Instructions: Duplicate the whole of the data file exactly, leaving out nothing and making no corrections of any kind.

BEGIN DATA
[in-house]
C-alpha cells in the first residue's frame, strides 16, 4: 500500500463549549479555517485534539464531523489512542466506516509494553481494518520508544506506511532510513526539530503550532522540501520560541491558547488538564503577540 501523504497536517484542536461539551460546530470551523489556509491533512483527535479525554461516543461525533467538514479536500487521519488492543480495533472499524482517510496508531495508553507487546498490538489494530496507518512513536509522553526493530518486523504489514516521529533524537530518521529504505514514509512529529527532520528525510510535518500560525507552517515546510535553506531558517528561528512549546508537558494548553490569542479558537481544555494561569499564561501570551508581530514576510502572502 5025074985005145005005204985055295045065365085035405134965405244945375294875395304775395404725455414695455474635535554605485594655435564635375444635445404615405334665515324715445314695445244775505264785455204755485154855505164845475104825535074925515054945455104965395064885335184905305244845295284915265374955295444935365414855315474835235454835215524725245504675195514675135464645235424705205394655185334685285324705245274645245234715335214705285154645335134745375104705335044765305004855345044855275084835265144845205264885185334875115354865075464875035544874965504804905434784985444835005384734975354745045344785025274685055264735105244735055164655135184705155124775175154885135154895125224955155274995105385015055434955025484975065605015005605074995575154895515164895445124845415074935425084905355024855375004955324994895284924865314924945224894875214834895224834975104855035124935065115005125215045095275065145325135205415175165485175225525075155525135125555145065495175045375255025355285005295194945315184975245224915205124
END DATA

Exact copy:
[in-house]
C-alpha cells in the first residue's frame, strides 16, 4: 500500500463549549479555517485534539464531523489512542466506516509494553481494518520508544506506511532510513526539530503550532522540501520560541491558547488538564503577540 501523504497536517484542536461539551460546530470551523489556509491533512483527535479525554461516543461525533467538514479536500487521519488492543480495533472499524482517510496508531495508553507487546498490538489494530496507518512513536509522553526493530518486523504489514516521529533524537530518521529504505514514509512529529527532520528525510510535518500560525507552517515546510535553506531558517528561528512549546508537558494548553490569542479558537481544555494561569499564561501570551508581530514576510502572502 5025074985005145005005204985055295045065365085035405134965405244945375294875395304775395404725455414695455474635535554605485594655435564635375444635445404615405334665515324715445314695445244775505264785455204755485154855505164845475104825535074925515054945455104965395064885335184905305244845295284915265374955295444935365414855315474835235454835215524725245504675195514675135464645235424705205394655185334685285324705245274645245234715335214705285154645335134745375104705335044765305004855345044855275084835265144845205264885185334875115354865075464875035544874965504804905434784985444835005384734975354745045344785025274685055264735105244735055164655135184705155124775175154885135154895125224955155274995105385015055434955025484975065605015005605074995575154895515164895445124845415074935425084905355024855375004955324994895284924865314924945224894875214834895224834975104855035124935065115005125215045095275065145325135205415175165485175225525075155525135125555145065495175045375255025355285005295194945315184975245224915205124